Joe Biden became the Democrats’ nominee by projecting a “milder” agenda than the balance of the Democratic primary field. His party barely squeaked out a victory against a President who failed to capitalize on the various policy successes of his term, imploded on a debate stage, and presented, down the critical home stretch, the Democrats with a basketful of gifts. Squeaked, despite massive assistance from the media and from the tech titans. Squeaked, in that his party lost seats in the House. Squeaked, because the only reason they took the Senate because of Trump’s disgraceful post-election antics.

A political prognosticator would read all this as tacit endorsement of at, the very least, a desire for moderate/centrist governance, and rejection of the aggressive agenda endorsed by the likes of Sanders and Warren. A representative of the American people would get a message: We don’t like Him-Who-Shall-No-Longer-Be-Named, but we don’t want to deviate too far from the policies of the past few years.

Message, ignored.

Biden has been running amok with executive orders advancing a far-left agenda that covers environmental matters, energy policy, social policy, labor policy, regulatory policy, and anything else his staff can think of. The Democrats are advancing legislation limiting liberties, growing government, and paying off every special interest group whose palm asked to be greased. Oh, and screwing with the electoral system in order to give them even more structural advantages.

All this has been abetted by the Capitol Hill riot debacle, the greatest possible parting gift the Democrats could have received, but I now suspect it wouldn’t matter if that protest didn’t even happen. This is a “try and stop us” government, cramming every leftist wish down the maw of the American populace.

From a cynic’s perspective, it’s likely to work. The best that the rest of us can hope for is that the Dems lose Congress in the mid-terms as a result of all this excess. But, even if that comes to be, all that they’ve done will remain in place, Biden will still be able to EO to his heart’s content, and nothing could be undone unless and until a Republican President wins in 2024. The only check on all this will be the judiciary, and even there the Democrats may be figuring that a combination of intimidation and packing (already, Schumer wants to add justices to the lower ranks to offset Trump and McConnell’s filling of many vacant seats) will offset some slap downs.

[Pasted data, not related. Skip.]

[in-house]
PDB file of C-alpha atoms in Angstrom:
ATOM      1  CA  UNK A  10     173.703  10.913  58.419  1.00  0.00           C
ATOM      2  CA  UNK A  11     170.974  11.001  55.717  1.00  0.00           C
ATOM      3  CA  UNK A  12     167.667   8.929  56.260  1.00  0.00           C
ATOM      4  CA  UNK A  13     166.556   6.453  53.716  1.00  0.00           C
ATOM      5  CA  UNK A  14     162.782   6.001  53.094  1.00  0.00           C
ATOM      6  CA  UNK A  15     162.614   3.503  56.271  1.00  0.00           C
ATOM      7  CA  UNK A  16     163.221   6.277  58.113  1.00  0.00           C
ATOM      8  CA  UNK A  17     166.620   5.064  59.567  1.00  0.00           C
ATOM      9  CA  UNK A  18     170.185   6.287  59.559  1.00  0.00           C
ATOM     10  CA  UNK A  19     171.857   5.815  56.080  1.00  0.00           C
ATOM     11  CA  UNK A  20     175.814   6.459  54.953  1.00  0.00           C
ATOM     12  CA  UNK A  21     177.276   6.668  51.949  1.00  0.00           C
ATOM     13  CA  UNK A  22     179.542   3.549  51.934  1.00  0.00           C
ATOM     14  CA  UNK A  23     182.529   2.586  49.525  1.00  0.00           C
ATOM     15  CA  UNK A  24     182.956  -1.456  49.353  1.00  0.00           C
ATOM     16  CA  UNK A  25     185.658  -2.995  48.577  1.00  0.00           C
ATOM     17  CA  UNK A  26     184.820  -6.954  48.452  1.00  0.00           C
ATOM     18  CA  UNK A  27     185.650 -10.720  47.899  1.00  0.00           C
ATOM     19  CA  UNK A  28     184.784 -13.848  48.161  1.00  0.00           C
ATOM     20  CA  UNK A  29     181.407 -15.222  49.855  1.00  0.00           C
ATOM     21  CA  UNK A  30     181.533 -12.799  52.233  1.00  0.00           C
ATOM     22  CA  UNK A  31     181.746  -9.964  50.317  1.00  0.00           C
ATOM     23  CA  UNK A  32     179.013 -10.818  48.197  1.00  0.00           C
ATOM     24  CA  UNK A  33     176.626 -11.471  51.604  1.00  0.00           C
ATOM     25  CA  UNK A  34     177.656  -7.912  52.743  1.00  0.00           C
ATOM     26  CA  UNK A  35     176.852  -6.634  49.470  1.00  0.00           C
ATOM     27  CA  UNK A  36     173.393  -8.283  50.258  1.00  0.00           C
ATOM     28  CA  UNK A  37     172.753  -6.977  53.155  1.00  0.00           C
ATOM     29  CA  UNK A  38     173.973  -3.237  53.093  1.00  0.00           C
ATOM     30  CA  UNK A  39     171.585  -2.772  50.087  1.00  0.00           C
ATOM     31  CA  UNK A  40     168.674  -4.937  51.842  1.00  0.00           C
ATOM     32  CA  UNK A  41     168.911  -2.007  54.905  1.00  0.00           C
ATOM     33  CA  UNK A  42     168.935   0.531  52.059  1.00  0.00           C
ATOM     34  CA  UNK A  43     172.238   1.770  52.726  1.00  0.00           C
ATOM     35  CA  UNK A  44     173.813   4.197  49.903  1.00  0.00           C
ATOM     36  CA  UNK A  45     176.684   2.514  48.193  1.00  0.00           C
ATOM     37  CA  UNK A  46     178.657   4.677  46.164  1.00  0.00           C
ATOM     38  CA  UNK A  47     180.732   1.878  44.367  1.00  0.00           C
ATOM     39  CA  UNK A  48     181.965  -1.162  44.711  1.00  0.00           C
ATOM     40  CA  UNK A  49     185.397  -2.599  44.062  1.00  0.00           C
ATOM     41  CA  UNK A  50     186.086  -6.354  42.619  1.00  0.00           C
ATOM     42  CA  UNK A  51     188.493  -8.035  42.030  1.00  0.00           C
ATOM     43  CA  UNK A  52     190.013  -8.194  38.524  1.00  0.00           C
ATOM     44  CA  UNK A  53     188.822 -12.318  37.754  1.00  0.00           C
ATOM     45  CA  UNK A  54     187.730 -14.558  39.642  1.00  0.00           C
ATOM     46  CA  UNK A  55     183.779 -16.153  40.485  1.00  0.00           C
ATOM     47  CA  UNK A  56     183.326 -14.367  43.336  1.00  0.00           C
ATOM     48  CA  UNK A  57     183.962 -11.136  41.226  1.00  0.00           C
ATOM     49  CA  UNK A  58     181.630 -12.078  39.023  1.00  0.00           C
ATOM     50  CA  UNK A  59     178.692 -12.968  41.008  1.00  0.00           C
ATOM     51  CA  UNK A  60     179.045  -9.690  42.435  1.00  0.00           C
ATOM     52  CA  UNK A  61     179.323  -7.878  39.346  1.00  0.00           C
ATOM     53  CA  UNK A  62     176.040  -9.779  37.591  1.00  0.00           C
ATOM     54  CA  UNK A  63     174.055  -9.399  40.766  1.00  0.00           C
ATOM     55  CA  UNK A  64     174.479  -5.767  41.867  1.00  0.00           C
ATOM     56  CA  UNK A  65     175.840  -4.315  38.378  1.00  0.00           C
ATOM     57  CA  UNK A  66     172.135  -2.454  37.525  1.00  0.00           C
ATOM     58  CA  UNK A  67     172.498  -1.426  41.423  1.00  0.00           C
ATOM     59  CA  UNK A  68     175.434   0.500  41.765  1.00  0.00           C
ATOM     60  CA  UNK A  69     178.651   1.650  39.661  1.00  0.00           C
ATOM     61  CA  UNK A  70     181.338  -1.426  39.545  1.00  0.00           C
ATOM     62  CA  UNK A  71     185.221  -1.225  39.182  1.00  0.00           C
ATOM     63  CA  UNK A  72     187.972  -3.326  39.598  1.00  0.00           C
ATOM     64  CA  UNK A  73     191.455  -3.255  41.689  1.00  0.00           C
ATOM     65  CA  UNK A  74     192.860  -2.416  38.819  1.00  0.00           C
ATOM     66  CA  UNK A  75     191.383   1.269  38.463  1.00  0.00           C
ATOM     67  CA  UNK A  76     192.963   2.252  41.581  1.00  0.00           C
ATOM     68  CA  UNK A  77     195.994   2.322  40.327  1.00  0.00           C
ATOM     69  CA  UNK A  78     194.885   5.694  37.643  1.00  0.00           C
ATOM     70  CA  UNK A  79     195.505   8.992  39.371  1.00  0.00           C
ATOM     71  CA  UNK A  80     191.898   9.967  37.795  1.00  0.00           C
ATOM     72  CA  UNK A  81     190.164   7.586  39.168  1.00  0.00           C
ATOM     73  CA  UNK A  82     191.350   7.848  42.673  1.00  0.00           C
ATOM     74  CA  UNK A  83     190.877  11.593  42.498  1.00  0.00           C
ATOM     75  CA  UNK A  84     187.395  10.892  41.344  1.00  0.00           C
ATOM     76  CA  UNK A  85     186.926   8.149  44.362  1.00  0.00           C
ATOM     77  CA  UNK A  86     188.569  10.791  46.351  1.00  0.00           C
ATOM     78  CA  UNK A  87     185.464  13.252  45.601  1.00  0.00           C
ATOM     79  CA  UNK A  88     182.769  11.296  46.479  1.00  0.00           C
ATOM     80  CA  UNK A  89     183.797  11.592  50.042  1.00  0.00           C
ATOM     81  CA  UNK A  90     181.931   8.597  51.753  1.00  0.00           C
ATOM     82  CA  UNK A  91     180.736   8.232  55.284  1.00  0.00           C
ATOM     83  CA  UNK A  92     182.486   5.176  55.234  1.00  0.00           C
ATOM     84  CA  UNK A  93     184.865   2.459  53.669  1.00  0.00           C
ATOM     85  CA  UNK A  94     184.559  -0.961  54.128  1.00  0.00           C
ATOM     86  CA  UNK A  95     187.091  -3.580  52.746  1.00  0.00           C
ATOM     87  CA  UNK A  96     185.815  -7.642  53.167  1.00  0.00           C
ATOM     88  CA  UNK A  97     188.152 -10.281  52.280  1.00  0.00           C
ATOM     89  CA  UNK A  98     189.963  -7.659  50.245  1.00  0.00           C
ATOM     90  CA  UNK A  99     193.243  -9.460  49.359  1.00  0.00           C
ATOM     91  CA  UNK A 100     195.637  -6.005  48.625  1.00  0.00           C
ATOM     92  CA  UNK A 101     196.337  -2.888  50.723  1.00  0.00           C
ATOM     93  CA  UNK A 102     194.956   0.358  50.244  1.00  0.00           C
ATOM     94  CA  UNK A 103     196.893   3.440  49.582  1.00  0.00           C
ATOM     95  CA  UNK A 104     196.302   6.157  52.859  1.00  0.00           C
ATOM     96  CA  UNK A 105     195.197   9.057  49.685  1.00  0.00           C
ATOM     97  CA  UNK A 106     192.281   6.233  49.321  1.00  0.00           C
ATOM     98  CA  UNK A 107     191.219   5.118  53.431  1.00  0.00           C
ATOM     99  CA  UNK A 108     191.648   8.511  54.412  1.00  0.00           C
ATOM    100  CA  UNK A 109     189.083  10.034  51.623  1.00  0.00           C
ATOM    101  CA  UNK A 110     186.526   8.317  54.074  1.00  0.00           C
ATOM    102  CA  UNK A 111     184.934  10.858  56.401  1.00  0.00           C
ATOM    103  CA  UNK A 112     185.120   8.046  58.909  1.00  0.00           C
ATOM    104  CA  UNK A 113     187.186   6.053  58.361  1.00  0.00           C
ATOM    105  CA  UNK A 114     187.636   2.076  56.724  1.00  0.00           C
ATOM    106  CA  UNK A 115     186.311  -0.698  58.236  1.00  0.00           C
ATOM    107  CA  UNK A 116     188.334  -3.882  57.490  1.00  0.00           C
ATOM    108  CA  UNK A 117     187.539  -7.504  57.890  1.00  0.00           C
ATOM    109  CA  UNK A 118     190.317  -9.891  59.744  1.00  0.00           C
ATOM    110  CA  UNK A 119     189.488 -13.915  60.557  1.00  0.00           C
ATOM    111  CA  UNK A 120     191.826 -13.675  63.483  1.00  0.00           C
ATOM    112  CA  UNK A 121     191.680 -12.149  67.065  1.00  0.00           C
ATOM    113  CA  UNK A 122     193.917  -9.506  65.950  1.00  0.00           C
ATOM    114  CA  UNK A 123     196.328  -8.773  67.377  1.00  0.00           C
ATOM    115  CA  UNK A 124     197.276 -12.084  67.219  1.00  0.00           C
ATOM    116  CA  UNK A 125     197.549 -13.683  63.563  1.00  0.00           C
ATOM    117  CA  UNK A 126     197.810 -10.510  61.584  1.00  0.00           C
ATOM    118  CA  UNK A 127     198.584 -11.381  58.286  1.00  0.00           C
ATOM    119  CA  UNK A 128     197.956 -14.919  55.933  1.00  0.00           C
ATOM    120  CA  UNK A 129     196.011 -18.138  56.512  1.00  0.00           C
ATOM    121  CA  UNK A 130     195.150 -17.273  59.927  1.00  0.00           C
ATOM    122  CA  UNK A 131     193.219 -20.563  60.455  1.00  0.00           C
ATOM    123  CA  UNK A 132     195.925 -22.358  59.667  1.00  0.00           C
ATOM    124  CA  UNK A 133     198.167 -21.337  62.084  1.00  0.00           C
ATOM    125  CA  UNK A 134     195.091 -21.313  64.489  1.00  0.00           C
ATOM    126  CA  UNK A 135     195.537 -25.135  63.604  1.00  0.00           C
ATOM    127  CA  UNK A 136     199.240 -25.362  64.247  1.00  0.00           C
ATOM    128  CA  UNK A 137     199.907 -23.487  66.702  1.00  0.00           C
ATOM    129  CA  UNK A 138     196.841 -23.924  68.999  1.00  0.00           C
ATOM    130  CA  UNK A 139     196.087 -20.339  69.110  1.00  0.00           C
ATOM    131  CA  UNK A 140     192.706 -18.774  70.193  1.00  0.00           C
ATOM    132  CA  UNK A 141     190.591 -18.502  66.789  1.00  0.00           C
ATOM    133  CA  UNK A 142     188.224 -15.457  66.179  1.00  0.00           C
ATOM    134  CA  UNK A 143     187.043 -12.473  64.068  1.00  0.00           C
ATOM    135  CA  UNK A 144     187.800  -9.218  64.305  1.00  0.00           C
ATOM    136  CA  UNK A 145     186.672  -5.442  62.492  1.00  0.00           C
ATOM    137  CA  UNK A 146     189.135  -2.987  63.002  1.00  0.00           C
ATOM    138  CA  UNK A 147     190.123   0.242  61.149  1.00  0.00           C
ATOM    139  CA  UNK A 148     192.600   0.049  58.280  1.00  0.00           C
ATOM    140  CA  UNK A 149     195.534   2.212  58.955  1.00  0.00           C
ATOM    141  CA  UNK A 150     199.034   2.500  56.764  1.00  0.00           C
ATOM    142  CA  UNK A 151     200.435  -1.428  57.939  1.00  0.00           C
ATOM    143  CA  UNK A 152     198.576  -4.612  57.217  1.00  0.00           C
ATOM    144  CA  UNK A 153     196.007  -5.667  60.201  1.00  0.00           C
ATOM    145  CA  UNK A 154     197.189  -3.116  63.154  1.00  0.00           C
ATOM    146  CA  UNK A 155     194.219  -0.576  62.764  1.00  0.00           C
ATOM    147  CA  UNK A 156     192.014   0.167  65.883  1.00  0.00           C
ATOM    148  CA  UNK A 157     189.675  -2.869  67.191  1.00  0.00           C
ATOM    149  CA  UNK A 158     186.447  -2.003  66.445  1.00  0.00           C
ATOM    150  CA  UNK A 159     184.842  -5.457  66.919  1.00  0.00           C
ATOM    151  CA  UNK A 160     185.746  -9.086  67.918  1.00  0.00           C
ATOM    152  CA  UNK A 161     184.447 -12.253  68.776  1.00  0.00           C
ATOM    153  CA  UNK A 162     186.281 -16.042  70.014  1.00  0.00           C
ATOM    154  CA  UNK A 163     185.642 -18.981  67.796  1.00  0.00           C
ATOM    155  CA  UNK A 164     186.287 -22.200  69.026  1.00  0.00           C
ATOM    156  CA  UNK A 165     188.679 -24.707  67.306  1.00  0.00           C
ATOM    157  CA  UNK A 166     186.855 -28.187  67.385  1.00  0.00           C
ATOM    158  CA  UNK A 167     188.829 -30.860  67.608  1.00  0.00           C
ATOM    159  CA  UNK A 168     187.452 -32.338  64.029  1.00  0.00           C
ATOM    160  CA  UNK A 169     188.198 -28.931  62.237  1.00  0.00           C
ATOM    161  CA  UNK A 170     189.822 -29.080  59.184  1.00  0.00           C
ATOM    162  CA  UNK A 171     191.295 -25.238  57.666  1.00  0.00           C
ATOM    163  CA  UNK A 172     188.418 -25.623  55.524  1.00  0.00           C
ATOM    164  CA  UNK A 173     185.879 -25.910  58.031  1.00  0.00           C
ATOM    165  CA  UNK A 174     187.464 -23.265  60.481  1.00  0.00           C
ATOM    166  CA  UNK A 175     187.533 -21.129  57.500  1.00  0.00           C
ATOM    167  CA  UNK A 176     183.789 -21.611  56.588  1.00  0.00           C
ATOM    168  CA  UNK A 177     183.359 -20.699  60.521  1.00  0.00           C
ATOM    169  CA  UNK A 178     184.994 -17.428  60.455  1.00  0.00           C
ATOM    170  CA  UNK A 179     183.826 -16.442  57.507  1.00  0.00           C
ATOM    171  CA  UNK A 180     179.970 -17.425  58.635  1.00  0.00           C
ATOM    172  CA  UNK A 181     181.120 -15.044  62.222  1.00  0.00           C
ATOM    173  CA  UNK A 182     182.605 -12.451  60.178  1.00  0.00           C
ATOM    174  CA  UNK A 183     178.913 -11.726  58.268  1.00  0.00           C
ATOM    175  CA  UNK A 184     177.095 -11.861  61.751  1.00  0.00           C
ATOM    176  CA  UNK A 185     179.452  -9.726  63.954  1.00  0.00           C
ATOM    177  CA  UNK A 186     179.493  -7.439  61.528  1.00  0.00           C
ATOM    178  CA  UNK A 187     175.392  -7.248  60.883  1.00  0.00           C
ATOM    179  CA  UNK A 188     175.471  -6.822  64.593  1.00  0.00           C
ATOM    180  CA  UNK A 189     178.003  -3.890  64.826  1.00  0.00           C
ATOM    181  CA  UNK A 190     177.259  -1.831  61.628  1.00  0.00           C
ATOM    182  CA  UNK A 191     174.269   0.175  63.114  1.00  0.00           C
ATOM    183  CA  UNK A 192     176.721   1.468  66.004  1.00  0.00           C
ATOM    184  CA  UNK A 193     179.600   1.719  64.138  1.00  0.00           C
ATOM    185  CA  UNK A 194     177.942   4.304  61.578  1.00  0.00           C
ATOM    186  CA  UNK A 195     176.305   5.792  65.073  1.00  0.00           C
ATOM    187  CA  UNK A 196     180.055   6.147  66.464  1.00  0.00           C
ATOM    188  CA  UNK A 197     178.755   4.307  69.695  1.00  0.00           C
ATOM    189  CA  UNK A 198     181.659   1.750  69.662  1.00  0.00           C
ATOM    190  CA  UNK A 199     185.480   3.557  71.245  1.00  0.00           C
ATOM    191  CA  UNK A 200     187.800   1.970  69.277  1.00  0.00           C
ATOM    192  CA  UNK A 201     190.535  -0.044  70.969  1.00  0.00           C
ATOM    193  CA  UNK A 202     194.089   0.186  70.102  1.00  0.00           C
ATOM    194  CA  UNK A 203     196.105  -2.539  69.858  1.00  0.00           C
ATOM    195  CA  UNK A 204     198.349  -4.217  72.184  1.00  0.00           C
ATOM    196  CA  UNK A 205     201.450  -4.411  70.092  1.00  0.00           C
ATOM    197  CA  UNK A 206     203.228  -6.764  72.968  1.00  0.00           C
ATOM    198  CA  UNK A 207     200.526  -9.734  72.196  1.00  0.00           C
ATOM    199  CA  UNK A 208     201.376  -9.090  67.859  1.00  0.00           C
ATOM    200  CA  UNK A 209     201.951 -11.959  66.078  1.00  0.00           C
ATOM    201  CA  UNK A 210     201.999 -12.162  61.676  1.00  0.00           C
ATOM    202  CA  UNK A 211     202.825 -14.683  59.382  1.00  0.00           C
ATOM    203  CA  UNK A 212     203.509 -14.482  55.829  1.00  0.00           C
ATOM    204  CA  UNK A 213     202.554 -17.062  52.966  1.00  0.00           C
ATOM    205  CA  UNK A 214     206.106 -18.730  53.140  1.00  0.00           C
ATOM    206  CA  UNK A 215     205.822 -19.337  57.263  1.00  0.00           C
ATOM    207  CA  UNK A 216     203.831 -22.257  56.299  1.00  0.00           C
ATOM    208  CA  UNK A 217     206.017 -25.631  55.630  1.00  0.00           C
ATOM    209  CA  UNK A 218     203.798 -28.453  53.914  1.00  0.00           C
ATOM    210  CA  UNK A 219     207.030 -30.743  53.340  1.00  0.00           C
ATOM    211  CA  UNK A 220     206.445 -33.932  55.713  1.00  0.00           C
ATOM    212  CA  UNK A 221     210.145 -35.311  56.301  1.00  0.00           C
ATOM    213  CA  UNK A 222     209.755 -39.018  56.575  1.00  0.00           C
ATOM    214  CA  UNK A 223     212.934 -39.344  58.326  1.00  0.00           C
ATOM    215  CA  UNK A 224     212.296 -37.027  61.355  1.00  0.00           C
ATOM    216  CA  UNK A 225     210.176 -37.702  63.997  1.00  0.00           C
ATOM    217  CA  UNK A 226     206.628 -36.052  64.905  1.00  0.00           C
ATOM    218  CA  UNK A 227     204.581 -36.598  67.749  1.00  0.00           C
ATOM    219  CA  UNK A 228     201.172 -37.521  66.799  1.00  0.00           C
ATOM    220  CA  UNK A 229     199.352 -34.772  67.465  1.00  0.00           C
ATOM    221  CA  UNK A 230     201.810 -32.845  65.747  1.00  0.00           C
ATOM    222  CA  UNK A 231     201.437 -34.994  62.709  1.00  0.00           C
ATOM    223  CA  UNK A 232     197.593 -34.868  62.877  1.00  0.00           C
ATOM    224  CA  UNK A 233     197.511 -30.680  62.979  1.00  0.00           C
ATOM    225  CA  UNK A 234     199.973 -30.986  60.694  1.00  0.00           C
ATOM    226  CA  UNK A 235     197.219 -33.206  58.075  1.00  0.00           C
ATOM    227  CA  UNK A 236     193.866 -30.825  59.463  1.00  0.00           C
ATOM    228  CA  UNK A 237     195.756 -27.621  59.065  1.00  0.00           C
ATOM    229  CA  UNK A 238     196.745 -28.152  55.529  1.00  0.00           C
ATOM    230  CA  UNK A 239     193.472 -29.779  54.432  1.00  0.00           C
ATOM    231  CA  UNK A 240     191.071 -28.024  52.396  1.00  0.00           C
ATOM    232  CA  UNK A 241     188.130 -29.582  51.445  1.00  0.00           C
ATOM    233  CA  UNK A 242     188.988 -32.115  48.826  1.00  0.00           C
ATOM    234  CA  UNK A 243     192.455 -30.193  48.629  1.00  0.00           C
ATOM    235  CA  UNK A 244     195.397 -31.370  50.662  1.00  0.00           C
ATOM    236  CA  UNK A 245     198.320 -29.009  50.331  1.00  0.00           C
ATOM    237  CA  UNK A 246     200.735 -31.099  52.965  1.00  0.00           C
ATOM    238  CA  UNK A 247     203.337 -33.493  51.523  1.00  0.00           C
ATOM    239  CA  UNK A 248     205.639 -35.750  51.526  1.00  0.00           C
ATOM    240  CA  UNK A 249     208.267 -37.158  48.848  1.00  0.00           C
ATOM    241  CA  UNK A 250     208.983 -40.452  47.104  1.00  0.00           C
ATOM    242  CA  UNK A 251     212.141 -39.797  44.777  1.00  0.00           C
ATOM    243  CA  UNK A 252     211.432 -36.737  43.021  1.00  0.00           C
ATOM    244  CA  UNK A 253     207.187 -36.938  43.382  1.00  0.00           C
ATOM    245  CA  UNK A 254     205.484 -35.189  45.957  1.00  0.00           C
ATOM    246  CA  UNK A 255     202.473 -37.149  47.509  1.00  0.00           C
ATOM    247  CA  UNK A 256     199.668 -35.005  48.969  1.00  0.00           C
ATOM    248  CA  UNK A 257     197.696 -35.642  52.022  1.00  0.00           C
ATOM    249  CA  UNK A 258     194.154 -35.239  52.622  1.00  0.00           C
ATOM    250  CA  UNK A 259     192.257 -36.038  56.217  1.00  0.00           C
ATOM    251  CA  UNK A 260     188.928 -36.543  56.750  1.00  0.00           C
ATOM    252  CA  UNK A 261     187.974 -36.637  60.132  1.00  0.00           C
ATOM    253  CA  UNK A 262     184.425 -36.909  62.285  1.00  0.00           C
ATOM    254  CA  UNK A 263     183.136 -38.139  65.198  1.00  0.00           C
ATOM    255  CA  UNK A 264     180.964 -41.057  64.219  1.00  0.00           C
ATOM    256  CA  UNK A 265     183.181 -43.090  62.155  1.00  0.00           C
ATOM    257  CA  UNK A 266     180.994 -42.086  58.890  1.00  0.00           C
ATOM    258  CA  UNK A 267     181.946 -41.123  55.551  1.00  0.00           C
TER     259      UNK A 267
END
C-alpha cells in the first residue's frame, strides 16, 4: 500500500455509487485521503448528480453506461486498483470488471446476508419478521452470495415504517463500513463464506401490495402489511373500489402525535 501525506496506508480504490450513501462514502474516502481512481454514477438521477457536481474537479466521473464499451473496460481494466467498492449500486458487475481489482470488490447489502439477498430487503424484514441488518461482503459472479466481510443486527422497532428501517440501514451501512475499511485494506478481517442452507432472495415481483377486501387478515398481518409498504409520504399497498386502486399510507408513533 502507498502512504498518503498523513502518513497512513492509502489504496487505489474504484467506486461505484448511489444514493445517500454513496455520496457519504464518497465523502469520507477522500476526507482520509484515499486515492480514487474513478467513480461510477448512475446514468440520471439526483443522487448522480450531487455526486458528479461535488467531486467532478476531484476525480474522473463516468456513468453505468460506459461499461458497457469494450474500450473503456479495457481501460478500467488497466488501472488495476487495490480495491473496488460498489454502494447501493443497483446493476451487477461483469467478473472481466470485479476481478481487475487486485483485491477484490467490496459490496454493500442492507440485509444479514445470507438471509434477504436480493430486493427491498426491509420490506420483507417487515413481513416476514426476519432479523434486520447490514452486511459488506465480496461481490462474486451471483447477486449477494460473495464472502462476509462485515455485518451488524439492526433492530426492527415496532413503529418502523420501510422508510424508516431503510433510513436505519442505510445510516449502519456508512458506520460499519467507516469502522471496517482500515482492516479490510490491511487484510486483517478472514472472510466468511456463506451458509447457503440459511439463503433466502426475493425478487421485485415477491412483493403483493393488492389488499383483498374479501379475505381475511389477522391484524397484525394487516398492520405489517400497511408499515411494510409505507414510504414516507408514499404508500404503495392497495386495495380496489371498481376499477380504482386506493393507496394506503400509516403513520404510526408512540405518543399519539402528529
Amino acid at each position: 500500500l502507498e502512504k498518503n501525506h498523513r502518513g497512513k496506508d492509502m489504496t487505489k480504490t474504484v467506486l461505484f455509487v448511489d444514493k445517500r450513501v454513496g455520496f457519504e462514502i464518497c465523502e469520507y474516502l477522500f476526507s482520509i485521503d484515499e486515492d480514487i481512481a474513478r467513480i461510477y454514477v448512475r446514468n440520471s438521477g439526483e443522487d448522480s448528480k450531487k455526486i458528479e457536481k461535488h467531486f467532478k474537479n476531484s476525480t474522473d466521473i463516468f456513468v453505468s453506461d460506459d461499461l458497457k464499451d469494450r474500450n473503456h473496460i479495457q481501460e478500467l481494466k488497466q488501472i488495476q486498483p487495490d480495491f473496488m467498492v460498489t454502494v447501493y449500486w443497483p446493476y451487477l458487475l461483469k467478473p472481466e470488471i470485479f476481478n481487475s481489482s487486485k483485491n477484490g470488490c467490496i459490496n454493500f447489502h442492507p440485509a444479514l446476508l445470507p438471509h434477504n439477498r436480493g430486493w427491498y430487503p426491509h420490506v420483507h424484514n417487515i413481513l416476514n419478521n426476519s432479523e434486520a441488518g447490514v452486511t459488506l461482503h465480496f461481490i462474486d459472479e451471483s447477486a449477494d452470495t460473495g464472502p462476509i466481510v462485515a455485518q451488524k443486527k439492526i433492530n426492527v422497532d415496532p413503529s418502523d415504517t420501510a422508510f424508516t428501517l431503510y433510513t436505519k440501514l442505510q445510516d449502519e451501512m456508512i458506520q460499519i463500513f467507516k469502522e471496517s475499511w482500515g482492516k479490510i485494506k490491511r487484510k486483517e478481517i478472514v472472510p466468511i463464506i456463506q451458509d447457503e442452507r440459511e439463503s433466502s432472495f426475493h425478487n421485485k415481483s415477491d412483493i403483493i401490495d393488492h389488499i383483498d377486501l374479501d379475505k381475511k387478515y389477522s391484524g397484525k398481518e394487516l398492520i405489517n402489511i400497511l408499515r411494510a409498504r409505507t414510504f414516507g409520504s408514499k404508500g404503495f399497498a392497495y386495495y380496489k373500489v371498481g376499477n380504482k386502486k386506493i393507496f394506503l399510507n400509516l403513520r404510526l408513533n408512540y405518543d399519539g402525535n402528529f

As for the “good of the country?” Very little of this agenda will do “the country” any good. Not the war on energy, not the regulatory frenzy, not the passel of anti-business initiatives, not the social-justice agenda, not the crazy spending, not the killing of the oil and gas industry, not the massive minimum wage hike, and certainly not what Reason refers to as the “slide toward elective monarchy”. The connected will do very well, the wealthy-woke will bask in endorphin-rush, and the Twitter loons will continue their savagery. The rest of the country, in the meantime, will chafe and seethe. They’ll be see past the blatant lie of “Biden the Unifier,” and the division and divisiveness that have been the reality of the nation for pretty much the entirety of the 21st century will only get worse.

Some progressives are waking up to the corrosive effects of this lunacy. Matt Taibbi, a bona-fide lefty, has been railing against cultural authoritarianism for some time, and former NYTimes editor Bari Weiss, who resigned therefrom with a scathing public critique, is now counseling us on how to resist the demands of the woke-mob. Unfortunately, I doubt they or any other big progressive voices will speak against this policy left-lurch, or against the anti-democratic behavior of the Democratic Party. Tribalism is self-reinforcing, and those who try to lead others from it are more apt to be dubbed heretics and apostates than as messiahs, and cast out rather than followed.

What happens next? Where do we go from here?

Where we should go is very different from where we will go.

A decade ago, liberal columnist Thomas Friedman wished that…

…we could just be China for a day? I mean, just, just, just one day. You know, I mean, where we could actually, you know, authorize the right solutions, and I do think there is a sense of that, on, on everything from the economy to environment.”

Well, guess what? Friedman is getting his wish, and not just for a day. Biden is behaving more like a strongman, a la Xi Jinping or Vladimir Putin, than president. He’s building on the “tradition” built by his predecessors. While Executive Orders have been part of governance since Washington, and their scope and “aggressiveness” have varied widely across the decades, their use has become more brazen and autocratic with each of the last few administrations. Congressional fecklessness has been a big driver of this phenomenon, with its abdication of actual legislating in favor of giant omnibus bills that invest ever more power and discretion into the bureaucracies.

Guess who sits at the top of those bureaucracies?

What should happen is Congress reclaiming its legislative authority, writing and voting on individual laws. What’s far more likely, instead, is that the President, whomever it happens to be, will continue running the nation via pen-and-phone, with the voters’ voices limited to a binary choice every four years.

And liberty will be the first casualty.

Peter Venetoklis

About Peter Venetoklis

I am twice-retired, a former rocket engineer and a former small business owner. At the very least, it makes for interesting party conversation. I'm also a life-long libertarian, I engage in an expanse of entertainments, and I squabble for sport.

Nowadays, I spend a good bit of my time arguing politics and editing this website.

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